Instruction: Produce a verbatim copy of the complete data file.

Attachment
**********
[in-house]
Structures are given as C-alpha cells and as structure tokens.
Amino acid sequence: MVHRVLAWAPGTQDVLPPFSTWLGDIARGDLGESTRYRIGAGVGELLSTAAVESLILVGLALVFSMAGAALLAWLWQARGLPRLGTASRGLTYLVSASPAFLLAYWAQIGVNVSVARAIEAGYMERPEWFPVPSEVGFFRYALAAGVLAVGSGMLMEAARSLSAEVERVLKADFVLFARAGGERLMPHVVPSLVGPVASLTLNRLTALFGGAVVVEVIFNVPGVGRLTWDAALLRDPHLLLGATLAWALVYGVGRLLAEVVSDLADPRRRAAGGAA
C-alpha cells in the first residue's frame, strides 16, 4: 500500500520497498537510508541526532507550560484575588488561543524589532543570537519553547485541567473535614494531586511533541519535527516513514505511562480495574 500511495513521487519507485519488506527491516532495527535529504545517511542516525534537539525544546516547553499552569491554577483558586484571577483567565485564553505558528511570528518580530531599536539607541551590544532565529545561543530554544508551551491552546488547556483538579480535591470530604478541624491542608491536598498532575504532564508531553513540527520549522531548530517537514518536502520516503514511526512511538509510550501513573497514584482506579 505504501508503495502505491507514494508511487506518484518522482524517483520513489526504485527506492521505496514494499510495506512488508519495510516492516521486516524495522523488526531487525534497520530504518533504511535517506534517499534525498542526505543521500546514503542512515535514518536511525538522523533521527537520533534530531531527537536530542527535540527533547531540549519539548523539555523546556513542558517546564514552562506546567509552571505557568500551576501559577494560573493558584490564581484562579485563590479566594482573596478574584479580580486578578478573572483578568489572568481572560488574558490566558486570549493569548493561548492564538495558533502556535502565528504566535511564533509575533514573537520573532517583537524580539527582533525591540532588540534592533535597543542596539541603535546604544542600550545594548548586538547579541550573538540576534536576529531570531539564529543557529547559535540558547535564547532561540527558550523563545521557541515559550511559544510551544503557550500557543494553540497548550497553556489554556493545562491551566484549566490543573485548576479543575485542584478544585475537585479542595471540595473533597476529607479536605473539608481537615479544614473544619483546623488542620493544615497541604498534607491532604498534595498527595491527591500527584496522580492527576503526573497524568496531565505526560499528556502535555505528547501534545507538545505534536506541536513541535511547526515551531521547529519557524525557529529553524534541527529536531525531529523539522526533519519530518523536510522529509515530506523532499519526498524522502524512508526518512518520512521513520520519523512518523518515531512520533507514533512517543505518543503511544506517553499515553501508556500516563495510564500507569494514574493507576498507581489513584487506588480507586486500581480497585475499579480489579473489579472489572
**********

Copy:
[in-house]
Structures are given as C-alpha cells and as structure tokens.
Amino acid sequence: MVHRVLAWAPGTQDVLPPFSTWLGDIARGDLGESTRYRIGAGVGELLSTAAVESLILVGLALVFSMAGAALLAWLWQARGLPRLGTASRGLTYLVSASPAFLLAYWAQIGVNVSVARAIEAGYMERPEWFPVPSEVGFFRYALAAGVLAVGSGMLMEAARSLSAEVERVLKADFVLFARAGGERLMPHVVPSLVGPVASLTLNRLTALFGGAVVVEVIFNVPGVGRLTWDAALLRDPHLLLGATLAWALVYGVGRLLAEVVSDLADPRRRAAGGAA
C-alpha cells in the first residue's frame, strides 16, 4: 500500500520497498537510508541526532507550560484575588488561543524589532543570537519553547485541567473535614494531586511533541519535527516513514505511562480495574 500511495513521487519507485519488506527491516532495527535529504545517511542516525534537539525544546516547553499552569491554577483558586484571577483567565485564553505558528511570528518580530531599536539607541551590544532565529545561543530554544508551551491552546488547556483538579480535591470530604478541624491542608491536598498532575504532564508531553513540527520549522531548530517537514518536502520516503514511526512511538509510550501513573497514584482506579 505504501508503495502505491507514494508511487506518484518522482524517483520513489526504485527506492521505496514494499510495506512488508519495510516492516521486516524495522523488526531487525534497520530504518533504511535517506534517499534525498542526505543521500546514503542512515535514518536511525538522523533521527537520533534530531531527537536530542527535540527533547531540549519539548523539555523546556513542558517546564514552562506546567509552571505557568500551576501559577494560573493558584490564581484562579485563590479566594482573596478574584479580580486578578478573572483578568489572568481572560488574558490566558486570549493569548493561548492564538495558533502556535502565528504566535511564533509575533514573537520573532517583537524580539527582533525591540532588540534592533535597543542596539541603535546604544542600550545594548548586538547579541550573538540576534536576529531570531539564529543557529547559535540558547535564547532561540527558550523563545521557541515559550511559544510551544503557550500557543494553540497548550497553556489554556493545562491551566484549566490543573485548576479543575485542584478544585475537585479542595471540595473533597476529607479536605473539608481537615479544614473544619483546623488542620493544615497541604498534607491532604498534595498527595491527591500527584496522580492527576503526573497524568496531565505526560499528556502535555505528547501534545507538545505534536506541536513541535511547526515551531521547529519557524525557529529553524534541527529536531525531529523539522526533519519530518523536510522529509515530506523532499519526498524522502524512508526518512518520512521513520520519523512518523518515531512520533507514533512517543505518543503511544506517553499515553501508556500516563495510564500507569494514574493507576498507581489513584487506588480507586486500581480497585475499579480489579473489579472489572